When Karin Andreassen set out for the Barents Sea, she knew she would find a lot of methane. The cold, shallow body of water just north of where Norway meets Russia is home to oil and gas fields, and methane—the main component of natural gas—naturally seeps out of the seafloor here. Andreassen, a marine geologist at UiT The Arctic University of Norway, also knew from surveys in the 90s that she’d find some underwater craters.
(From the Atlantic / by Sarah Zhang) — But she did not expect to find so many craters (hundreds!) and so many huge ones (half a mile wide).
“They were giant,” she says, “and they were next to these huge mounds.” The mounds ended up being a clue to the craters’ origins. In a new study, Andreassen and her colleagues lay out a unified theory for how the craters and mounds formed as the Barents Sea itself changed over thousands of years. It all goes back to methane.
Methane can form deep underground, where heat and pressure transform ancient organic material into methane gas. Fifteen thousand years ago during the Ice Age, when the Barents Sea was not yet a sea but an ice sheet, methane that migrated up through bedrock would have hit solid ice. It couldn’t go anywhere so it froze in place as methane hydrate. But as ice sheets melted to form a now liquid Barents Sea, the hydrates also began to turn back into methane gas. Pressure from this gas lifted the seafloor to create the giant mounds. With enough pressure, the mounds could blow, creating those giant craters.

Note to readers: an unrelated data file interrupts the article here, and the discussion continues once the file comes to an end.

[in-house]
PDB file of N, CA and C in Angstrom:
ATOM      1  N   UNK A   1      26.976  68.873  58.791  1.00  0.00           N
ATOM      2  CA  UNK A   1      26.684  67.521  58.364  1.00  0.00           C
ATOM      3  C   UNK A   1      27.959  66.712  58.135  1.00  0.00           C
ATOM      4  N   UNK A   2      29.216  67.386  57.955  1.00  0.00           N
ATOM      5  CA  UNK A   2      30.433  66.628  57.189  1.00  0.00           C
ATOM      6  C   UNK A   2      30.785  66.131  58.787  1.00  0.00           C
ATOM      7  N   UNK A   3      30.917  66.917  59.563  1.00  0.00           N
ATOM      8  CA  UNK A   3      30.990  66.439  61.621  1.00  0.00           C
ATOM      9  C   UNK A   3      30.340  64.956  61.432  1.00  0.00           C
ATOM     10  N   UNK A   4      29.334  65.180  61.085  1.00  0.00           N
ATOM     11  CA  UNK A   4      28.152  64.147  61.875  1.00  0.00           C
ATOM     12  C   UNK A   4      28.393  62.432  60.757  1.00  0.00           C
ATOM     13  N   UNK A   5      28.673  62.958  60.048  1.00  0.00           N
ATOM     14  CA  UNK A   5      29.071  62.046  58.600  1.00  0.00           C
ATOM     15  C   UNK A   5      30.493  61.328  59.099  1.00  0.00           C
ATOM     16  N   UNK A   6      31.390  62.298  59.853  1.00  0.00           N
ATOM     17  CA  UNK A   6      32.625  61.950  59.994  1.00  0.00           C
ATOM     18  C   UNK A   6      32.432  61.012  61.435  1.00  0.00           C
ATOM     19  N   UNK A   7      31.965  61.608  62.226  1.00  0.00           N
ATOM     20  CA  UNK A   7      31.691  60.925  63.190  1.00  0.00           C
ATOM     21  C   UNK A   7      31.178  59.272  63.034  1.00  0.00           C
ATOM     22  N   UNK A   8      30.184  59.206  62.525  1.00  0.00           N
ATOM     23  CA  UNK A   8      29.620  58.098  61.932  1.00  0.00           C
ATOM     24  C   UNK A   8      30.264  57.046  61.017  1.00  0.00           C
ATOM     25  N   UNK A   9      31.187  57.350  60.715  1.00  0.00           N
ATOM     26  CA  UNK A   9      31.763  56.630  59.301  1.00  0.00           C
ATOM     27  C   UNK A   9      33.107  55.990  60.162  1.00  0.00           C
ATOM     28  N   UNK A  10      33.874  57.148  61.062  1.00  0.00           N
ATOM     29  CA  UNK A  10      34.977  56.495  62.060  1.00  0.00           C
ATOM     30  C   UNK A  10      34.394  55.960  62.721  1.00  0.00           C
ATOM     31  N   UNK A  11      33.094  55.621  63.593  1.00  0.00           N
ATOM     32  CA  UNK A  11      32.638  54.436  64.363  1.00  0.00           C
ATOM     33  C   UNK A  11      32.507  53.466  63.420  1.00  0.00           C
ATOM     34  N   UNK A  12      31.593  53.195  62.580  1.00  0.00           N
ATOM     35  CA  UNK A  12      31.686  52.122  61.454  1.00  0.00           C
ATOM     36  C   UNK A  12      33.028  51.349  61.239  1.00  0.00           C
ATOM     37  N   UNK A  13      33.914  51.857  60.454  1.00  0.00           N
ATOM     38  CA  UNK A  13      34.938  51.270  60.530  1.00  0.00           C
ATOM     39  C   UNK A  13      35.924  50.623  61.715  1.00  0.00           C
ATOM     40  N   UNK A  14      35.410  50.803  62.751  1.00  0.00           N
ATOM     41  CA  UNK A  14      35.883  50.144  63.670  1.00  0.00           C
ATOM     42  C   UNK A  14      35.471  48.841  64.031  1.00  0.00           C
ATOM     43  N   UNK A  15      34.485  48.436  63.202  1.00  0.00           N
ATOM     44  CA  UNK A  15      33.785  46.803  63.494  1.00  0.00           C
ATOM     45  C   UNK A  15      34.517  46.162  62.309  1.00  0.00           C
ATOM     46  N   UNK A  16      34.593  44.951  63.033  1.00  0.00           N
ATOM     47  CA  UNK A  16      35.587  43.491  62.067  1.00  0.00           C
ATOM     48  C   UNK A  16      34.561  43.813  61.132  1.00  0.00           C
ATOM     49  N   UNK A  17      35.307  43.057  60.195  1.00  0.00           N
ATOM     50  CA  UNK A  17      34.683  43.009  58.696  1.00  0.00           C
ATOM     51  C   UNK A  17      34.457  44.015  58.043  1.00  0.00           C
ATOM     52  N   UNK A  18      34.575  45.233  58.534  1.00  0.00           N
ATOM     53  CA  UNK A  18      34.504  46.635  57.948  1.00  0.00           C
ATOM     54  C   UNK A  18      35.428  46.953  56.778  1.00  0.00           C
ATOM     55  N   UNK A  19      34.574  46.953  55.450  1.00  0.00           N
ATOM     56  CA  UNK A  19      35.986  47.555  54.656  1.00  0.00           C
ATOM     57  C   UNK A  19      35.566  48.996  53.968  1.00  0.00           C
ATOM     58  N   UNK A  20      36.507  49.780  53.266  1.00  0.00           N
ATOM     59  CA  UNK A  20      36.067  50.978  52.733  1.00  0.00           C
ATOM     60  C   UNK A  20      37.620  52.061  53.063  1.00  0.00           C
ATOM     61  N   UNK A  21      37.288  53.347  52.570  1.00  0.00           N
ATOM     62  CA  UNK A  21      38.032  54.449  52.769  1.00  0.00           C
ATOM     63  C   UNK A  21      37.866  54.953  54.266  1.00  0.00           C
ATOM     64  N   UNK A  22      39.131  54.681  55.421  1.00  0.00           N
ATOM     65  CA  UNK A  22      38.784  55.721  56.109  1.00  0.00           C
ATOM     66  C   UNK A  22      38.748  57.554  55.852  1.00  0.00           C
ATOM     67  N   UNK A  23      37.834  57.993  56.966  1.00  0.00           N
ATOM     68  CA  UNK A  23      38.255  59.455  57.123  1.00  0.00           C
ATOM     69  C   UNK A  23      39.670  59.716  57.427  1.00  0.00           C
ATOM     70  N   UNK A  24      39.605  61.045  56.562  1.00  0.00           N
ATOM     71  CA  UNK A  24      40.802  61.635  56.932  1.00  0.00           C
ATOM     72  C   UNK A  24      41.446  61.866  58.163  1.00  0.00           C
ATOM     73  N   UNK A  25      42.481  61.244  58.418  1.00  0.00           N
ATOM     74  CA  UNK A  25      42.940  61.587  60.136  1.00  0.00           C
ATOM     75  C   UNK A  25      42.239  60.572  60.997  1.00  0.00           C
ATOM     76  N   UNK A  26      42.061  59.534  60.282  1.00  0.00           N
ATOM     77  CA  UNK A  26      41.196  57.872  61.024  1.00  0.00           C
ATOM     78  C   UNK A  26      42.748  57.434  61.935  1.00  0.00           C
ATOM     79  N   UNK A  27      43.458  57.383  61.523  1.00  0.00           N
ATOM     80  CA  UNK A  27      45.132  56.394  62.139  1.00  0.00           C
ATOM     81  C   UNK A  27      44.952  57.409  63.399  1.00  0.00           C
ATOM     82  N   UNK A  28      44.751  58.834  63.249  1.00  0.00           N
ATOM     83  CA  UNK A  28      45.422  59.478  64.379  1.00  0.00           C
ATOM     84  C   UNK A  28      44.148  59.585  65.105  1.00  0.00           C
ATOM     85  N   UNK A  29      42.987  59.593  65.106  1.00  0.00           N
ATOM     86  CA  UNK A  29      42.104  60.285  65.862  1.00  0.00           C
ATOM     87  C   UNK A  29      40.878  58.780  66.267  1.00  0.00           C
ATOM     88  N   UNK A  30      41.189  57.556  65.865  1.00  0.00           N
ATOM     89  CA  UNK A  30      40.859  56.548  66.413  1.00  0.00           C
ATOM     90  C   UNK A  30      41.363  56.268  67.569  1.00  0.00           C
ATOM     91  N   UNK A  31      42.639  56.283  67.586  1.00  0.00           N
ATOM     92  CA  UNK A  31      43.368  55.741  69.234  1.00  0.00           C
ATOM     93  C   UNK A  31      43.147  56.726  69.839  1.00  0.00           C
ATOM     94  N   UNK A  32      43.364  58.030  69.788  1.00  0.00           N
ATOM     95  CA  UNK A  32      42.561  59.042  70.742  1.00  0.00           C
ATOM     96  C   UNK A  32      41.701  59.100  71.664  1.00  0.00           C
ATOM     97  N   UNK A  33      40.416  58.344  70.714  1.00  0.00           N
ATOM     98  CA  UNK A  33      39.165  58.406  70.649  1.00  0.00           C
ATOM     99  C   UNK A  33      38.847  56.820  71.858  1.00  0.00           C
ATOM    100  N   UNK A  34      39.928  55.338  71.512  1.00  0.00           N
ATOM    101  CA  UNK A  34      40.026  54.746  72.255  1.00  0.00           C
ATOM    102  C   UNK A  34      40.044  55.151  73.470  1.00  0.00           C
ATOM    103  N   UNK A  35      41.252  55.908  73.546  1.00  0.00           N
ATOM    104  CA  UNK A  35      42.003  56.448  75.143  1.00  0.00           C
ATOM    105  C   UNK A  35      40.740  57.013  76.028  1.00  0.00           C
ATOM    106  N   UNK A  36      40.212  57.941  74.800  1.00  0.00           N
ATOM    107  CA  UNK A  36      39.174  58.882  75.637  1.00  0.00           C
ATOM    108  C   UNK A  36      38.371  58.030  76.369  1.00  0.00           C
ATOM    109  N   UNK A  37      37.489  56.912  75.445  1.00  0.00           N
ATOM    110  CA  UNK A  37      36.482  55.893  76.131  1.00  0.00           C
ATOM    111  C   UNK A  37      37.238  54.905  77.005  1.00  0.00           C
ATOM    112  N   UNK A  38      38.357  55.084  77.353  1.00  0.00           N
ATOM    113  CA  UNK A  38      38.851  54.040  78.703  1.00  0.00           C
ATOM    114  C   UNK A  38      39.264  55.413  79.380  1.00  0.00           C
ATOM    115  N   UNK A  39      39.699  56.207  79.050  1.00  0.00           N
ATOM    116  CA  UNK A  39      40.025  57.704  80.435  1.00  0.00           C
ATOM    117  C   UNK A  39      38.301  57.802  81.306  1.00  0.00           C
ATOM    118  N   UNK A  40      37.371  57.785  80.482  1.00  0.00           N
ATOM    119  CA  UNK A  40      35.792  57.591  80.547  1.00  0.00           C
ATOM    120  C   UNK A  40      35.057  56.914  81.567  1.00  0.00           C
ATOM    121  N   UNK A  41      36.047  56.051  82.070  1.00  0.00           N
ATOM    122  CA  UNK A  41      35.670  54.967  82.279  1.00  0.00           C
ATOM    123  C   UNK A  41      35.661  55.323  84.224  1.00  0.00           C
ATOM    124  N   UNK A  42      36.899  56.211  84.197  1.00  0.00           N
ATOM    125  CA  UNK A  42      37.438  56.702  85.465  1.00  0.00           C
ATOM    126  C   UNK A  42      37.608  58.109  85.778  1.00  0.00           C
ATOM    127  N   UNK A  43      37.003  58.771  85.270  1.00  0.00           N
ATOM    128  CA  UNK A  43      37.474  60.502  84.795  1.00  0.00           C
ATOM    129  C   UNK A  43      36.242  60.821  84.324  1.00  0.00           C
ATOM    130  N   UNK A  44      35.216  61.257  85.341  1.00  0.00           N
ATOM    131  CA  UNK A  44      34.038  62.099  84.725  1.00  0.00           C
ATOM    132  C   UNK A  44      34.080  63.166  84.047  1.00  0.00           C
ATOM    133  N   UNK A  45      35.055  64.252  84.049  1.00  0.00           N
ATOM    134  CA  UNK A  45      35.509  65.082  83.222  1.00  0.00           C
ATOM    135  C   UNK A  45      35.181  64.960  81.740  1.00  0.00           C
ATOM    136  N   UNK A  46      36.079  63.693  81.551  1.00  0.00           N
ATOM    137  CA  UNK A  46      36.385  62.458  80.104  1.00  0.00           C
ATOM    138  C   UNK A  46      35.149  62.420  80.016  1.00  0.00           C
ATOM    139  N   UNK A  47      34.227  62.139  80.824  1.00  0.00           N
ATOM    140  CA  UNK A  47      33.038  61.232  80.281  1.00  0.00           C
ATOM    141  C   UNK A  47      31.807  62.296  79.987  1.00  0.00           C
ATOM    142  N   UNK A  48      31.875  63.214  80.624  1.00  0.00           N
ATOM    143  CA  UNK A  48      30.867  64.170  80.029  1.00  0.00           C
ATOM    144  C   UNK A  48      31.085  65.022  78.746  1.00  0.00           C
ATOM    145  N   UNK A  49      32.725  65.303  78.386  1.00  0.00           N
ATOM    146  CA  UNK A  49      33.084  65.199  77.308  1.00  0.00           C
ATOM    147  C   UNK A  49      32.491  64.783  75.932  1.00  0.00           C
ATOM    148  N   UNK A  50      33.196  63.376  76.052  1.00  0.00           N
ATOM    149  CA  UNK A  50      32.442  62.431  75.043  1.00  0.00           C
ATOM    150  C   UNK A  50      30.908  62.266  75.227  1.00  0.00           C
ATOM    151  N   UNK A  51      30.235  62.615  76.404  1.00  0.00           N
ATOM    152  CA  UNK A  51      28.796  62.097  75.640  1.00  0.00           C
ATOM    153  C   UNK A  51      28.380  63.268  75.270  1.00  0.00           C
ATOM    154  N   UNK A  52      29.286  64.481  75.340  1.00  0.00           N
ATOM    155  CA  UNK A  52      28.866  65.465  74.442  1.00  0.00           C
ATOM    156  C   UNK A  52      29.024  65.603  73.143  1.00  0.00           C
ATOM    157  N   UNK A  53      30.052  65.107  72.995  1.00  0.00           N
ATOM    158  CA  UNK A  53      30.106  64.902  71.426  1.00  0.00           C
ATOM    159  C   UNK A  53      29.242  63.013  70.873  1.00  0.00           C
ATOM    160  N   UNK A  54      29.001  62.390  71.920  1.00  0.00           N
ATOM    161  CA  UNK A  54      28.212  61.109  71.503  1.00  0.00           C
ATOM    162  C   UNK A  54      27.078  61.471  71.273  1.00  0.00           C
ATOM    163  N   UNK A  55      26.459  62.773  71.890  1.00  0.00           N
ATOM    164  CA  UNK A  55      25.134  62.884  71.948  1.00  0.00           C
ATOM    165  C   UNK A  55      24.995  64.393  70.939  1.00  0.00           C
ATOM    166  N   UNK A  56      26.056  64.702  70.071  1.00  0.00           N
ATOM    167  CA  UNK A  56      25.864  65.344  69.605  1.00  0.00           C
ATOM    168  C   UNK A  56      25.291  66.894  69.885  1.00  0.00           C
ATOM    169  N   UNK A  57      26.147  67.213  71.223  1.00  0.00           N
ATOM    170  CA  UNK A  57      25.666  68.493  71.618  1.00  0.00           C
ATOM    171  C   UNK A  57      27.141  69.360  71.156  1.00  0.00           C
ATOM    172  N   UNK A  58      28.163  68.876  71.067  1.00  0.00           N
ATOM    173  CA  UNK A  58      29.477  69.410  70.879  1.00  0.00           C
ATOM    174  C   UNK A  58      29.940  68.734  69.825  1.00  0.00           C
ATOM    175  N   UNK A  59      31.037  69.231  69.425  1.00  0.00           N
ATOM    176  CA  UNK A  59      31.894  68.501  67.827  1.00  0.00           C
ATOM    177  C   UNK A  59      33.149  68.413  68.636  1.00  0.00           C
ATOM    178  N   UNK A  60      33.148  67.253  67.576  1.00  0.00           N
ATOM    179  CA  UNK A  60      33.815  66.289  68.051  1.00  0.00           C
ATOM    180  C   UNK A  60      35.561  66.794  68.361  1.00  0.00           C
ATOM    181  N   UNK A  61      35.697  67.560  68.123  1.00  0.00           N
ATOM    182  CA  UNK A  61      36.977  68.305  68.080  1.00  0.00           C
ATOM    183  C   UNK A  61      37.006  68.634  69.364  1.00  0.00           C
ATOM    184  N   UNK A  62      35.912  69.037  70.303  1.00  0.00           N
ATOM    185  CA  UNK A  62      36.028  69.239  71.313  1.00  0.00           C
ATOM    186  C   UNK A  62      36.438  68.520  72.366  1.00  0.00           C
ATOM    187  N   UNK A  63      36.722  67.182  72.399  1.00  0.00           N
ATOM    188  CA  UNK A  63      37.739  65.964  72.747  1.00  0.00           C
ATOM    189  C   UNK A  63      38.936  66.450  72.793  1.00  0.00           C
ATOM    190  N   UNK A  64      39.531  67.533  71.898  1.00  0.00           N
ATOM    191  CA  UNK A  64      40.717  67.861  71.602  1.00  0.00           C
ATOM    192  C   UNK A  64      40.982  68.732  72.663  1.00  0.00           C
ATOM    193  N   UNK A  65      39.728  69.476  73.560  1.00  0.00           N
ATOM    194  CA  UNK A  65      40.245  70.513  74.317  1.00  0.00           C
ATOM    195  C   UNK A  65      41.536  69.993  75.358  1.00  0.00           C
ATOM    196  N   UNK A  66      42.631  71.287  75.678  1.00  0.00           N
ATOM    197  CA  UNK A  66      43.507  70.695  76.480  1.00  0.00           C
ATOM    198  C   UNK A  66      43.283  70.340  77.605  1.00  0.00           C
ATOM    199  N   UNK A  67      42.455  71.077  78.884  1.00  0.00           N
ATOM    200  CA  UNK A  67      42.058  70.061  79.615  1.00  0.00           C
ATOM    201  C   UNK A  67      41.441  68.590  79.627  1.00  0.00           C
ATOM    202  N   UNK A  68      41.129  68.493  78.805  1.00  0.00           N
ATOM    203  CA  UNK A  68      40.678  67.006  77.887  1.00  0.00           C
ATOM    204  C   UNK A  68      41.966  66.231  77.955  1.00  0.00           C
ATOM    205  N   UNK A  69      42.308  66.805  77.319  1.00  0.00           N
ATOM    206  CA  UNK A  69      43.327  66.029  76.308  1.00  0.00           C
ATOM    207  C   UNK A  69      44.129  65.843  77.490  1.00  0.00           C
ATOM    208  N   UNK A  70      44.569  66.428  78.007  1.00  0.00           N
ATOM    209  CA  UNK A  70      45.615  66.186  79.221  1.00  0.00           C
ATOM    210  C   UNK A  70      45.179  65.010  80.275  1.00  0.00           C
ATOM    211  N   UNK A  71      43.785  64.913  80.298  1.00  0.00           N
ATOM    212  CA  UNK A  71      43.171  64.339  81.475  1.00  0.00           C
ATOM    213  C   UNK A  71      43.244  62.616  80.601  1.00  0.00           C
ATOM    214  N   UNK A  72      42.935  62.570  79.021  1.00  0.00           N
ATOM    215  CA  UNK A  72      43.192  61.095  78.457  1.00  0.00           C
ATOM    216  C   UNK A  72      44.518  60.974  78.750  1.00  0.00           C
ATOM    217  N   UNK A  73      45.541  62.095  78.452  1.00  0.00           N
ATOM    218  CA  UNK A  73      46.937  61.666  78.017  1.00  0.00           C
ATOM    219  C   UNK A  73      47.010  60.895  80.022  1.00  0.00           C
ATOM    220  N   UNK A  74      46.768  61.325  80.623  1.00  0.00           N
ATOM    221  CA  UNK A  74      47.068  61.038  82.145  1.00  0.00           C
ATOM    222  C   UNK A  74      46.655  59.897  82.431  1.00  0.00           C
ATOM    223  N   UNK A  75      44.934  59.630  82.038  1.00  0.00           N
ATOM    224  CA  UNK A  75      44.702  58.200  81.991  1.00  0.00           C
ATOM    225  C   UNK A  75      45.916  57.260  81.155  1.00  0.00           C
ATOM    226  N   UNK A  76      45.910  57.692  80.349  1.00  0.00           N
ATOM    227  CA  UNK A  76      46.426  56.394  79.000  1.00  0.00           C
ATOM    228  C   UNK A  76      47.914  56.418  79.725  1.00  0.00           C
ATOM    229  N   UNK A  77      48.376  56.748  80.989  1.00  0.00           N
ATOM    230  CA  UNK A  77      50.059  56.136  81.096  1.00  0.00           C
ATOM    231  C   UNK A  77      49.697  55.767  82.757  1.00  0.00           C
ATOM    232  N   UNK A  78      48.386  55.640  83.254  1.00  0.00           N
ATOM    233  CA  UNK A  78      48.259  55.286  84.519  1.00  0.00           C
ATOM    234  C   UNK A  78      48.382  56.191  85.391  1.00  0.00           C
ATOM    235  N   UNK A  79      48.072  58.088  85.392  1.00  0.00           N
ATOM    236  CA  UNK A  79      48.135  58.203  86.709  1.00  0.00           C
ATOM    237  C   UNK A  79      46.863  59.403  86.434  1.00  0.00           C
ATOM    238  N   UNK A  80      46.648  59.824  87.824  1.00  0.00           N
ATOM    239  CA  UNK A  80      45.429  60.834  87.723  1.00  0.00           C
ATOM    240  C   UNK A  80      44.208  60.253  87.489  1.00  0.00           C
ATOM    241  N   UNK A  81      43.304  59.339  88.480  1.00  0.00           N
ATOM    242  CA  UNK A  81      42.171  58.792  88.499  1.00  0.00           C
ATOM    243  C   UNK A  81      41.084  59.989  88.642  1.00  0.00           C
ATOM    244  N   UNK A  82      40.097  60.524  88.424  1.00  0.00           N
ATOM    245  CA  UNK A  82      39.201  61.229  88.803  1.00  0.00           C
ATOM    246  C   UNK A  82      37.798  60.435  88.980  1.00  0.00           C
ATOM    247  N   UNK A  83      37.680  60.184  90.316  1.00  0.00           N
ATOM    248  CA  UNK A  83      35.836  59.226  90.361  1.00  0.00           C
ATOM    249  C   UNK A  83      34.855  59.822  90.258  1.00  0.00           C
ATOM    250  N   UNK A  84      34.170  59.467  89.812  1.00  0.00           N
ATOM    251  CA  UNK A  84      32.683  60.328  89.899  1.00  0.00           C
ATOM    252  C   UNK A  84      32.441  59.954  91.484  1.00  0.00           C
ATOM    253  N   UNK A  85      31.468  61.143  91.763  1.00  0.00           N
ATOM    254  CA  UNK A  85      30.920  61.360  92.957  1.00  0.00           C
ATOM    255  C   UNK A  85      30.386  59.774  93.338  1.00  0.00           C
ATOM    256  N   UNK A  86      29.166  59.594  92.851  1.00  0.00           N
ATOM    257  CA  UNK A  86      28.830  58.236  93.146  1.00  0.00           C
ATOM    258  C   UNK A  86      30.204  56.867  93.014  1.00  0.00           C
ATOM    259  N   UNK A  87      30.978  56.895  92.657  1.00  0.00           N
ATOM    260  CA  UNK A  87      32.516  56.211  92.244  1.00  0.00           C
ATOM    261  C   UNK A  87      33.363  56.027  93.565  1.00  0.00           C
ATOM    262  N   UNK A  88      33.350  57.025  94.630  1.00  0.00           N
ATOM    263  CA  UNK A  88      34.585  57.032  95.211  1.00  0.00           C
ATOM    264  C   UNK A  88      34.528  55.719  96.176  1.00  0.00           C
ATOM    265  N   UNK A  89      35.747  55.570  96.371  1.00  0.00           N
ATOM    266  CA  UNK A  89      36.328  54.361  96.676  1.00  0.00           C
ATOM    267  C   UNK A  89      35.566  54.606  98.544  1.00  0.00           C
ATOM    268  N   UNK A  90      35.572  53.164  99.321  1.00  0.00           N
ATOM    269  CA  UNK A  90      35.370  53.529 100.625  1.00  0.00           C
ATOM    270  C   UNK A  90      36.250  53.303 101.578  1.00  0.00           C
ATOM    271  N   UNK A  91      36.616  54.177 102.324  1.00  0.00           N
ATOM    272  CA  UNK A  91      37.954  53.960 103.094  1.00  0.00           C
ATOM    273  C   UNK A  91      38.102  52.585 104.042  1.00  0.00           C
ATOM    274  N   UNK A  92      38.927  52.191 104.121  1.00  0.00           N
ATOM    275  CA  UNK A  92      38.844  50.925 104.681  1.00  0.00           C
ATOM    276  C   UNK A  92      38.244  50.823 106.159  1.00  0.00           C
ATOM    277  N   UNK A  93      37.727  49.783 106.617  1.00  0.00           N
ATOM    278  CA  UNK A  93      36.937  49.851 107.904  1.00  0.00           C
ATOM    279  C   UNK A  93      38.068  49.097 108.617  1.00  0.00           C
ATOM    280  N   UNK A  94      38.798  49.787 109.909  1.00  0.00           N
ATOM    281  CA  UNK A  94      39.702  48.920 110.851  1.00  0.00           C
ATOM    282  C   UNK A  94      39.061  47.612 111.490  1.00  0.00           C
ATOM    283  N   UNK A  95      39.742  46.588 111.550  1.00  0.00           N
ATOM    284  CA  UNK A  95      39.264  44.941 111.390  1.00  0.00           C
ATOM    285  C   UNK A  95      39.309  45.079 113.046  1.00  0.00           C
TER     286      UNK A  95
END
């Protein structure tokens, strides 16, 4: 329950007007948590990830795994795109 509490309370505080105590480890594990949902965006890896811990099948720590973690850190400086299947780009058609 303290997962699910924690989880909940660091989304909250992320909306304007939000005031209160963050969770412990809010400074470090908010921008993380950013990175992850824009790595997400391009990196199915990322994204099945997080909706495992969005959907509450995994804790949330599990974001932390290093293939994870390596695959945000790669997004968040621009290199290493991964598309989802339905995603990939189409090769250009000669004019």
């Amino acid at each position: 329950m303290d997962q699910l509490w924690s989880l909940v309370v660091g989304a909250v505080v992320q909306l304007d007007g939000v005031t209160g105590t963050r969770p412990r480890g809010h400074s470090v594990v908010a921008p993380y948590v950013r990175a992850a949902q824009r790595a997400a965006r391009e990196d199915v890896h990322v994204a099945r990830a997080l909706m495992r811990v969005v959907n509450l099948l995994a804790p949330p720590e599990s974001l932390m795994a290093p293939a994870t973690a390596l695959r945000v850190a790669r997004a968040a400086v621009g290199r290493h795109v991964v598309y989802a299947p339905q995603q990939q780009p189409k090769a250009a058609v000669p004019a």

Andreassen looked at the Barents Sea, but the same thing may have happened in other places when ice sheets retreated at the end of the Ice Age. Scientists have also found pingos in the Beaufort Sea north of Alaska and craters in the North Sea west of Norway.
And something similar may also be happening on land. In 2014, a number of huge craters appeared in Siberia. It was one of the hottest years on record in Siberia, and permafrost was melting. The craters were also found in areas rich in natural gas, and satellite imagery revealed mounds along with more craters. Russian scientists found clods of dirt that looked like they had been thrown from the craters. Irina Streletskaya, a geographer at Lomonosov Moscow State University who studied one of the craters, wrote in an email that she thinks trapped methane explains both the Barents Sea and Siberian craters.
Read the full article here: https://www.theatlantic.com/science/archive/2017/06/methane-burps/528654/